6.   Section 2900.1, in relevant part, provides:  “Where a defendant has served any portion of his sentence under a commitment based upon a judgment which judgment is subsequently declared invalid ․ such time shall be credited upon any subsequent sentence he may receive upon a new commitment for the same criminal act or acts.” (§ 2900.1;  see In re Helpman (1968) 267 Cal.App.2d 307, 311, 72 Cal.Rptr. 753.)   We later consider the application of the separate clause in section 2900.1 which applies to the modification of a sentence.In addition, section 2900.5, subdivision (a), provides:  “In all felony ․ convictions, either by plea or by verdict, when the defendant has been in custody, including ․ any time spent in a jail, camp, work furlough facility, halfway house, rehabilitation facility, hospital, prison, juvenile detention facility, or similar residential institution, all days of custody of the defendant ․, including days credited to the period of confinement pursuant to Section 4019, shall be credited upon his or her term of imprisonment ․” (Italics added.)

7.   The court recognized the distinction in “expressing no views” whether 4019 credits should be awarded in the analogous situation for “confinement [in prison] between the original sentencing and a resentencing that followed the trial court's recall, within 120 days, of the commitment ․” (26 Cal.4th at p. 40, fn. 10, 108 Cal.Rptr.2d 625, 25 P.3d 1103.)

8.   At oral argument, the defendant argued the determination of credits should be made by the trial judge pursuant to section 4019.   Although the argument comes late, we give an answer as a necessary component of the resolution assessed in the opinion.

9.   The trial court shall also apply the limitations of section 2933.1 to any credits previously awarded for the actual time spent in local custody.  Section 2933.1 was apparently not raised in the trial court.   However, to the extent that unauthorized credit was awarded it must be corrected when brought to the attention of the court.  (People v. Serrato (1973) 9 Cal.3d 753, 764, 109 Cal.Rptr. 65, 512 P.2d 289;  People v. Walkkein (1993) 14 Cal.App.4th 1401, 1411, 18 Cal.Rptr.2d 383.)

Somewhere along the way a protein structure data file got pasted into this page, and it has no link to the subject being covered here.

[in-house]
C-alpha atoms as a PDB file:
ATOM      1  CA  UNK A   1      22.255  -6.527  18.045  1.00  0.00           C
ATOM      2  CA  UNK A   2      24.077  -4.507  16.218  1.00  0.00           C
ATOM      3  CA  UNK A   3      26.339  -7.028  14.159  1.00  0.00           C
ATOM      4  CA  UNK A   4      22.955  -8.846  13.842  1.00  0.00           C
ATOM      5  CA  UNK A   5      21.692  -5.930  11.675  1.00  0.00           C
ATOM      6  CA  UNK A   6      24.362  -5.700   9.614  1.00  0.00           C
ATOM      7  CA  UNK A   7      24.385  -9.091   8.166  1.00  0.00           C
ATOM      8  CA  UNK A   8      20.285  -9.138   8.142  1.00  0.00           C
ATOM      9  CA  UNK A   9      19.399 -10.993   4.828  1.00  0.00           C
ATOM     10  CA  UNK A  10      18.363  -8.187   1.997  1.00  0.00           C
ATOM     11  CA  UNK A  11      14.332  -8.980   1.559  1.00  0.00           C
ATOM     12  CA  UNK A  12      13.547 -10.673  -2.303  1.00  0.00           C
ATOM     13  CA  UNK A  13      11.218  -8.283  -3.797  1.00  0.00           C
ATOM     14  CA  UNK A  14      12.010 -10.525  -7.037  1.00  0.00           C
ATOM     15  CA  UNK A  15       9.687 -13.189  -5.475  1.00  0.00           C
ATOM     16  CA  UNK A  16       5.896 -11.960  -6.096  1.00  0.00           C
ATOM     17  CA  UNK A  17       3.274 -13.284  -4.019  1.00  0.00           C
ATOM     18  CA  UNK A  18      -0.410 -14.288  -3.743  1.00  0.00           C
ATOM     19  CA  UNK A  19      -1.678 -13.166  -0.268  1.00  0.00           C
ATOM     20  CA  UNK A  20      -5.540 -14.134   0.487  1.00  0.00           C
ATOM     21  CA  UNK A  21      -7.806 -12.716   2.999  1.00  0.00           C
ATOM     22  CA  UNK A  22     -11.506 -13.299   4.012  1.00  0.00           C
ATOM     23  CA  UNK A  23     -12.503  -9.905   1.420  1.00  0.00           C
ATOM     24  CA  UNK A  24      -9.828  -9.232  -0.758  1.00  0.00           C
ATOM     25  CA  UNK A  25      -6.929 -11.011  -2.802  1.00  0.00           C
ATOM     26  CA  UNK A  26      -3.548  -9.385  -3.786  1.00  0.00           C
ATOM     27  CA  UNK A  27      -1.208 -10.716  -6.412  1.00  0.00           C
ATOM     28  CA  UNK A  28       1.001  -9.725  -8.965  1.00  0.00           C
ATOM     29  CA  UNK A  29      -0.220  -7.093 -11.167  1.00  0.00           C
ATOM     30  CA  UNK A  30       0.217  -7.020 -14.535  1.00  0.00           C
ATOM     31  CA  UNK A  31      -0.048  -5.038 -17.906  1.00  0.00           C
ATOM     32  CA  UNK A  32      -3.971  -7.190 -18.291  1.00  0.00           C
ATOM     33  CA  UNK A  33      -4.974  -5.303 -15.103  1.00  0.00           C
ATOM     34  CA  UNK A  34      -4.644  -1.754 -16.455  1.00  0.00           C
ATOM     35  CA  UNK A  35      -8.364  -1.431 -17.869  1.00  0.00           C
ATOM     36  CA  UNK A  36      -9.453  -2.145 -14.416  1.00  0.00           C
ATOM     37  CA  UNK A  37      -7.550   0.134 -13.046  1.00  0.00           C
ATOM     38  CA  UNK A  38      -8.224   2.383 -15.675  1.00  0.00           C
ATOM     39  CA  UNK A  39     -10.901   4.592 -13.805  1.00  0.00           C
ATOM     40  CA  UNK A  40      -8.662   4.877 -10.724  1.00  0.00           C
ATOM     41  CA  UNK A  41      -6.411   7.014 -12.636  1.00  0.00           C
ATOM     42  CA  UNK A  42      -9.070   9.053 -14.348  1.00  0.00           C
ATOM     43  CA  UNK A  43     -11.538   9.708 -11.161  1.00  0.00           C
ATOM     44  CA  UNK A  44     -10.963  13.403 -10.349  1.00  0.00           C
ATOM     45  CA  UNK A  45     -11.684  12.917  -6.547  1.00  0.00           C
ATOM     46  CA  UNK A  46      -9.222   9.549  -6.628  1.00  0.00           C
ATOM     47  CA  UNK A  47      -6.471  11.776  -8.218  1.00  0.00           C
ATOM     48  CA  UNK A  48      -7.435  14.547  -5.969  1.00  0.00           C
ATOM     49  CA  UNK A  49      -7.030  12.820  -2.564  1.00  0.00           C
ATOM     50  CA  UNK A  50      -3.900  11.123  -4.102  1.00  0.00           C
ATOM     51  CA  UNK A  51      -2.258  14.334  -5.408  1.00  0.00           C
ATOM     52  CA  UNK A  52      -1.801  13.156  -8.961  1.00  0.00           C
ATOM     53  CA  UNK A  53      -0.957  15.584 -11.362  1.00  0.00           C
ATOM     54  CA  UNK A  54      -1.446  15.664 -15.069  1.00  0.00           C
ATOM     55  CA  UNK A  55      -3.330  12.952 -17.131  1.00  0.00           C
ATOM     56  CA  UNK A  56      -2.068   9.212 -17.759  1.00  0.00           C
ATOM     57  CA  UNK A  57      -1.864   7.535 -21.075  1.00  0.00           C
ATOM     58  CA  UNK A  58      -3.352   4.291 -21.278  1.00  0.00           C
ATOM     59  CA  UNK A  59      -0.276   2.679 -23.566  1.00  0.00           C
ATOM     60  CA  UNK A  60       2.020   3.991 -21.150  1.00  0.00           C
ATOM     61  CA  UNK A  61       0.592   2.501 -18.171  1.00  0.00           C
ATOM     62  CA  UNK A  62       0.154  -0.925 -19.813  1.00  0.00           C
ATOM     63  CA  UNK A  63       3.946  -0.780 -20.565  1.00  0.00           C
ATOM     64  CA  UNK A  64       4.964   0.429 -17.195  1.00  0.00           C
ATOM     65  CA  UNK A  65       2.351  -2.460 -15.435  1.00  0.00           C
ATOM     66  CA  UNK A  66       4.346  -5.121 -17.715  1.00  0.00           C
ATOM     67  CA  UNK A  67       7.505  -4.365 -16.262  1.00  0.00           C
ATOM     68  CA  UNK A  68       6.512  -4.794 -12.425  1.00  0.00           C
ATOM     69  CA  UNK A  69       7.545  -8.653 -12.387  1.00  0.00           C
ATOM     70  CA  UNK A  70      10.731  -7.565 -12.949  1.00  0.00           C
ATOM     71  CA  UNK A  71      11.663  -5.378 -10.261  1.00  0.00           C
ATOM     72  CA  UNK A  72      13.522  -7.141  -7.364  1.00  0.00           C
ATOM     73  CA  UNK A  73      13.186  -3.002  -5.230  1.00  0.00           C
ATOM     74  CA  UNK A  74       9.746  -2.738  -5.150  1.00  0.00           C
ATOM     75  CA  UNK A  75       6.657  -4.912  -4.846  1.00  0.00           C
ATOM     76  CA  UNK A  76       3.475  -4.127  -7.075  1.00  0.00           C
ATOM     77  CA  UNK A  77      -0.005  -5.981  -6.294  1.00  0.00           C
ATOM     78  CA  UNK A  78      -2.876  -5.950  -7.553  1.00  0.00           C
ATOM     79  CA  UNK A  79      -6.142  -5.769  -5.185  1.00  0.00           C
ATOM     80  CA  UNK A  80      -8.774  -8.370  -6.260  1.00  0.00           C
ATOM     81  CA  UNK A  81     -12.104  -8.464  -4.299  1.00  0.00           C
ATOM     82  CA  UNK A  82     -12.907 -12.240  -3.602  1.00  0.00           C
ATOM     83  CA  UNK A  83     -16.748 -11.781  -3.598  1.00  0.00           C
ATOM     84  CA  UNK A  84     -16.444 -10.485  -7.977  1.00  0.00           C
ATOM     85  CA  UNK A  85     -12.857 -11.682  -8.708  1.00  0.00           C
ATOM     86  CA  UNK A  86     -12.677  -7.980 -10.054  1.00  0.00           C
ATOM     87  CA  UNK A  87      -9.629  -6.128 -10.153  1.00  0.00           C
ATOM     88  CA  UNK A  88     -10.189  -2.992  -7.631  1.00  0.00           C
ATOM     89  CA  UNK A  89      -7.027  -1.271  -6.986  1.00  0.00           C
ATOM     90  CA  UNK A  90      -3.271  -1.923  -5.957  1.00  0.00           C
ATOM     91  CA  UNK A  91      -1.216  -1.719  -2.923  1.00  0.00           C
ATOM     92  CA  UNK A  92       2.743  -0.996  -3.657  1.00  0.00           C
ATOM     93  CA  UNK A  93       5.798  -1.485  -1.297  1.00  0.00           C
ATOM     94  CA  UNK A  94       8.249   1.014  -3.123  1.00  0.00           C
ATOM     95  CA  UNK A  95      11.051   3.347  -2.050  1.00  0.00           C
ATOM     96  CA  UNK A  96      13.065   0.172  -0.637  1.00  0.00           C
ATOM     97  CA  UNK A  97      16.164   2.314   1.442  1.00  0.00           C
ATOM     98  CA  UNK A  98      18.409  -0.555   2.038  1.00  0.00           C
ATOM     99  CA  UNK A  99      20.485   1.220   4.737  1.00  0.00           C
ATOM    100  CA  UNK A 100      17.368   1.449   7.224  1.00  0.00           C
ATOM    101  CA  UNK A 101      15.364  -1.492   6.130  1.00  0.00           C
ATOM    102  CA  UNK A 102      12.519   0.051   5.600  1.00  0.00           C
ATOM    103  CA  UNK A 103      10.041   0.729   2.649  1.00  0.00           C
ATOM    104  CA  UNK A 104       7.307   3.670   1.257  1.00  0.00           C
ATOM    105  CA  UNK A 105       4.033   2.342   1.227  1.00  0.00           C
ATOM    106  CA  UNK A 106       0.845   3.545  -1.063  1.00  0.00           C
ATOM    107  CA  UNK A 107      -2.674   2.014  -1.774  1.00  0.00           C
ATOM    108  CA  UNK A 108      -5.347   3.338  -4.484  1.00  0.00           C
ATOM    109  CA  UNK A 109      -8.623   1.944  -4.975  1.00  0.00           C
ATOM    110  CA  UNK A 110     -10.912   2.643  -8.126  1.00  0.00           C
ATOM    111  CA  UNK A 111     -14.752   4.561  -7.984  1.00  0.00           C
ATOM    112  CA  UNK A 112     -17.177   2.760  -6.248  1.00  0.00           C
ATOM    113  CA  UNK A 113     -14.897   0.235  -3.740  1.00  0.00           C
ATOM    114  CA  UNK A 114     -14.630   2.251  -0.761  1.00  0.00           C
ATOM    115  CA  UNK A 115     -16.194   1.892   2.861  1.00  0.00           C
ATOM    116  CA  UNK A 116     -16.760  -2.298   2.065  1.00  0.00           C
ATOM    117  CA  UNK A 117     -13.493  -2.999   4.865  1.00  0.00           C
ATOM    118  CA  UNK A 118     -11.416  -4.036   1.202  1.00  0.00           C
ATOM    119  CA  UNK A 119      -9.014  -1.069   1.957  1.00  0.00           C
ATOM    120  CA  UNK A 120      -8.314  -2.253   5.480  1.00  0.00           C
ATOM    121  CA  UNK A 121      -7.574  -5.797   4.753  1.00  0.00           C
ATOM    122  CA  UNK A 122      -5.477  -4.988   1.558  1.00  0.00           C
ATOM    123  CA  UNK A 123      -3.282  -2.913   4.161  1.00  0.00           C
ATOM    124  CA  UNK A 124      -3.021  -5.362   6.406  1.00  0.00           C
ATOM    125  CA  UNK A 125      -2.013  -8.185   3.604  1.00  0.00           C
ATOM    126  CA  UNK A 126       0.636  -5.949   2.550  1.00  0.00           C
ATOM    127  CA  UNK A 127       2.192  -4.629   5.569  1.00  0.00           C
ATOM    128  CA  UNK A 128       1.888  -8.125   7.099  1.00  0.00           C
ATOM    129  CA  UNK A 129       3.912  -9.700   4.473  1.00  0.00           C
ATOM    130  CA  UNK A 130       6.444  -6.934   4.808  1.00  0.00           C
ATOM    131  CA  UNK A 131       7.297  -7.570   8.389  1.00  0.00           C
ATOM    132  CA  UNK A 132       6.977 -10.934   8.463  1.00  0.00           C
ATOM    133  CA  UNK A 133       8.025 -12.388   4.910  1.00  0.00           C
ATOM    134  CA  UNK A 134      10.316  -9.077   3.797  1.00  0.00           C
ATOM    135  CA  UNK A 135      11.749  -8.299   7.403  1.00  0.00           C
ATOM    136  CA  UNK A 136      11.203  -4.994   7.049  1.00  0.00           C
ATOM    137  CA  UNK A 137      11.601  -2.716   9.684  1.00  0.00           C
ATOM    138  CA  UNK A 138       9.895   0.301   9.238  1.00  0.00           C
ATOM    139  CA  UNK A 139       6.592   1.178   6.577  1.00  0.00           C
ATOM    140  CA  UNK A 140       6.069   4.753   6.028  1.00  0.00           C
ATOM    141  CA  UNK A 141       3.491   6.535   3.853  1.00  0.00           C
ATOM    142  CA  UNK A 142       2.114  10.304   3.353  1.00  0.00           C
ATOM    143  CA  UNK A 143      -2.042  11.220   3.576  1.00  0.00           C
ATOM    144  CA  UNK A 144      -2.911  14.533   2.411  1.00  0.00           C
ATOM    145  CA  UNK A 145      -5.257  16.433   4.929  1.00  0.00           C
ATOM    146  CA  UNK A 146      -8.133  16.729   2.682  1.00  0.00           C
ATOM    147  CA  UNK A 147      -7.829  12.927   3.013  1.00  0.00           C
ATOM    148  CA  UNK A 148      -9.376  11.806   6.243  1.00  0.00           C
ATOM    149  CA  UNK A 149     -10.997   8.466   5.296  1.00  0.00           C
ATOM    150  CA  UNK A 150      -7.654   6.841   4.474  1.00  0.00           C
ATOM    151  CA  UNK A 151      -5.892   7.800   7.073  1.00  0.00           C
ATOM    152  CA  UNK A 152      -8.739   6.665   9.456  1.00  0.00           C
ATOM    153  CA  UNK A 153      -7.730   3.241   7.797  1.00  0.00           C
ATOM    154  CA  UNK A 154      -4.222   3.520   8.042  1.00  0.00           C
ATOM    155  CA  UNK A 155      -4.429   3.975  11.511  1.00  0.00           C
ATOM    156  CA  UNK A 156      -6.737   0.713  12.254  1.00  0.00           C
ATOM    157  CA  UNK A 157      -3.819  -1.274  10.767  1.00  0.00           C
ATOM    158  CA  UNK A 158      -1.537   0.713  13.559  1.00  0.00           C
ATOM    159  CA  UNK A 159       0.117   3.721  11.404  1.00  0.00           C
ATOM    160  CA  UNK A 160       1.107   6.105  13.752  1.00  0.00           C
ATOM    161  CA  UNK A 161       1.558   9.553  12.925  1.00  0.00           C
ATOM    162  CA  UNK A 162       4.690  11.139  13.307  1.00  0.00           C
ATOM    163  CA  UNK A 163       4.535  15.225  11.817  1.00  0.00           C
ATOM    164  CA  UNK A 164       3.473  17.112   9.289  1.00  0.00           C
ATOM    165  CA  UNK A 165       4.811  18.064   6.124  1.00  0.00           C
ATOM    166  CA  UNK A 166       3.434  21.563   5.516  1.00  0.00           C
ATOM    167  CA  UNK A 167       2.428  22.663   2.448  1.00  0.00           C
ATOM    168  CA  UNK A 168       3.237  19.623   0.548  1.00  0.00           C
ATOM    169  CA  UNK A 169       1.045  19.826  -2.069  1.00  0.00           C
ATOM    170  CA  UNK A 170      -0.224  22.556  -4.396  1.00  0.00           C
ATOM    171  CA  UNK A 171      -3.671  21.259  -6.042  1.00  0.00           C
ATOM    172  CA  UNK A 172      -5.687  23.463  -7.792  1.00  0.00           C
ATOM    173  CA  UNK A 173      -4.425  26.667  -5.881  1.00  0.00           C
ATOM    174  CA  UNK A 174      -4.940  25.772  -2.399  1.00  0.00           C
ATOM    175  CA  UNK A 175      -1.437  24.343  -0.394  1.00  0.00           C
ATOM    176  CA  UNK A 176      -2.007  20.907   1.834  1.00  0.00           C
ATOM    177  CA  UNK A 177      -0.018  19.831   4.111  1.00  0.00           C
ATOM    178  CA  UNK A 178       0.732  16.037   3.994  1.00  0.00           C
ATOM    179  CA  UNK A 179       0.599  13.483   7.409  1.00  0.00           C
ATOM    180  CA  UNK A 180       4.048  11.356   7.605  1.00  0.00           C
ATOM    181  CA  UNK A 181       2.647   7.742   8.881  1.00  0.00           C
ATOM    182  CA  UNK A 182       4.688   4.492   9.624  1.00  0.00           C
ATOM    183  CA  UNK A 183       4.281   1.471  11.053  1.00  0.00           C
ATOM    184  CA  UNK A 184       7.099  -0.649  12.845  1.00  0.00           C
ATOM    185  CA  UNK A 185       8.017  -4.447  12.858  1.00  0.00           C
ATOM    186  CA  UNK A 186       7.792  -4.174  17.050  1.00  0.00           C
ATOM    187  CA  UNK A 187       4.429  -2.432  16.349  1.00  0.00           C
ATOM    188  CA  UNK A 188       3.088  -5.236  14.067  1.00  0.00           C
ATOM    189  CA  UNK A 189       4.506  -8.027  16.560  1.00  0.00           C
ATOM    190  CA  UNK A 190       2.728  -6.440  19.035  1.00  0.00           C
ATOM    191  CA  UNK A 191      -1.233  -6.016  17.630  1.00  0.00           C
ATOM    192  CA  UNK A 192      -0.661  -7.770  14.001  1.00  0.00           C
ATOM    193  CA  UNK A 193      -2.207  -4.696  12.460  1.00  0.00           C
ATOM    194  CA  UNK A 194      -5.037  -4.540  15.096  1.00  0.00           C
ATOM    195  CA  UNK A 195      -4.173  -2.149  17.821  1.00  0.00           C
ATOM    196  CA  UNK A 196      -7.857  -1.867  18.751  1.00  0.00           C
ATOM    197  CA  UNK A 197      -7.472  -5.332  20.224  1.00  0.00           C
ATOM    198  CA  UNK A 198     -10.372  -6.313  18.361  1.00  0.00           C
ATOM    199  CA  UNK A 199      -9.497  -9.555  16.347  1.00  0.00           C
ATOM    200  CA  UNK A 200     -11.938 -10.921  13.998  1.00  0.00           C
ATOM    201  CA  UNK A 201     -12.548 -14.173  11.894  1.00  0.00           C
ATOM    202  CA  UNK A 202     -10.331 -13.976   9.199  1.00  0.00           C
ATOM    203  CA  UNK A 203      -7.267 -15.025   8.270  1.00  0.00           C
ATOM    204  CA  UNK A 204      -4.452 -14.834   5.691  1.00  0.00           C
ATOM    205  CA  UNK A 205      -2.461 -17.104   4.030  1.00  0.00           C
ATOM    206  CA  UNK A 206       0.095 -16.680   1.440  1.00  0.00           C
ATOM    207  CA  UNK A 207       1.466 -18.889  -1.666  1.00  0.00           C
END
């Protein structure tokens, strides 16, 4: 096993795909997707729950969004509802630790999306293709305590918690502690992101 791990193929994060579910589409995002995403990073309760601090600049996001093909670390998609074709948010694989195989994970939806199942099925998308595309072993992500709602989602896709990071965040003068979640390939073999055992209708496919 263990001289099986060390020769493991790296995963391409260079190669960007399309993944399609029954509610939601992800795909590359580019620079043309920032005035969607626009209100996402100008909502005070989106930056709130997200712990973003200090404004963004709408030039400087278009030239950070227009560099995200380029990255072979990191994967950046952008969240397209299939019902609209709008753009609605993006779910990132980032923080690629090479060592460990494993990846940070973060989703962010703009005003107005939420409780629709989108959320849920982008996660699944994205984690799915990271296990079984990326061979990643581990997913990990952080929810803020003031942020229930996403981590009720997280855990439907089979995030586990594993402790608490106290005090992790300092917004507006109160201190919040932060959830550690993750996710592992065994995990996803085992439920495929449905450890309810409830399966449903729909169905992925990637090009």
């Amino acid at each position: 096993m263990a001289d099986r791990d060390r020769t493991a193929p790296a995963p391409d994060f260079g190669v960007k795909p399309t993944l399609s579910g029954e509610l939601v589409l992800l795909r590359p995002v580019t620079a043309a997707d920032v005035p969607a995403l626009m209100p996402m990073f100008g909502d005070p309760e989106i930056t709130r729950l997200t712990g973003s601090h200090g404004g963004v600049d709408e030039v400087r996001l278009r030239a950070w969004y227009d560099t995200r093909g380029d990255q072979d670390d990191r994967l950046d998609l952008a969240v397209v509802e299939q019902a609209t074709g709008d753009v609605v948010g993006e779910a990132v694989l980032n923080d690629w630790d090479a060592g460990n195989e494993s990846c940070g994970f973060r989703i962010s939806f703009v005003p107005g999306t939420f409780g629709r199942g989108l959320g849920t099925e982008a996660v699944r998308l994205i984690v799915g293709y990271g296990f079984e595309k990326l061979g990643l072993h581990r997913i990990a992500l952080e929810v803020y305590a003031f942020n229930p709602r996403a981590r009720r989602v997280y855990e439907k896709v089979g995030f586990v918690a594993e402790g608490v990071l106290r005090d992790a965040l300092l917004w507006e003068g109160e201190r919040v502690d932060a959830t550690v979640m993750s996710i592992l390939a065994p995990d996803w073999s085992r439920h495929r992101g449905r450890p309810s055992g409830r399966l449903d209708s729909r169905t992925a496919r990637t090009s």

1.   Unless otherwise designated, all further statutory references are to the Penal Code.

2.   Section 4019 provides for 2 conduct credits for every 4 days of presentence custody for persons detained in specifically enumerated local facilities, including county or city jails, industrial farms, or road camps. (§ 4019, subds.(a)(4), (b), (c), (f).)

3.   A defendant serving a sentence under the Three Strikes law cannot earn prison conduct credits exceeding one-fifth of his total term of imprisonment.   The Three Strikes law provides that “[n]otwithstanding any other provision of law, if a defendant has been convicted of a felony and it has been pled and proved that the defendant has one or more prior felony convictions, ․ the court shall adhere to each of the following:  [¶] ․ [¶] (5) The total amount of credits awarded pursuant to Article 2.5 (commencing with Section 2930) [dealing with credits for a term in prison] ․ shall not exceed one-fifth of the total term of imprisonment imposed and shall not accrue until the defendant is physically placed in the state prison.” (§§ 1170.12, subd. (a)(5), 667, subd. (c)(5).)

4.   The majority argues that “[t]he dissent engages a nonsequitur in seeking policy support by reference to sections which tie presentence credits to a subsequent not a prior conviction.”  (Maj. opn. at p. 534.) But the point of citing such sections is not to seek “policy support,” but to illustrate that the right to sentencing credits does not arise upon the granting of a new trial, but is only triggered upon conviction, which is outside the purpose of section 1180.

5.   The majority's contention that the dissent has “misread[ ]” or overlooked this point (maj. opn. at p. 537) is inexplicable.

6.   Section 2933.1, subdivision (a), provides:  “Notwithstanding any other law, any person who is convicted of a felony offense listed in Section 667.5 shall accrue no more than 15 percent of worktime credit, as defined in Section 2933.”

7.   As noted, section 2933.1, which the majority applies here, limits presentence conduct credits to 15 percent of the actual period of confinement (§ 2933.1, subd. (c)) and postsentence worktime credits to 15 percent (§ 2933.1, subd. (a)).

8.   Admittedly, there is a separate period of time prior to defendant's resentencing which may not constitute postsentence confinement (and which the defendant would not have understood to be postsentence custody when he served it):  the time between the invalidation of the judgment and defendant's resentencing.   But defendant does not raise this distinction in this case and gives us no information concerning the circumstances of his detention during that period.   Nor does the majority address this period in its decision.   In the absence of any argument making this distinction and without a presentation of the relevant facts, I decline to address this issue.   I note that the California Supreme Court has also not yet considered “the proper credit treatment of one who spends time in custody after his convictions have been reversed on appeal.”   (People v. Buckhalter, supra, 26 Cal.4th at pp. 40-41, fn. 10, 108 Cal.Rptr.2d 625, 25 P.3d 1103.)

BLEASE, Acting P.J.

I concur:  HULL, J.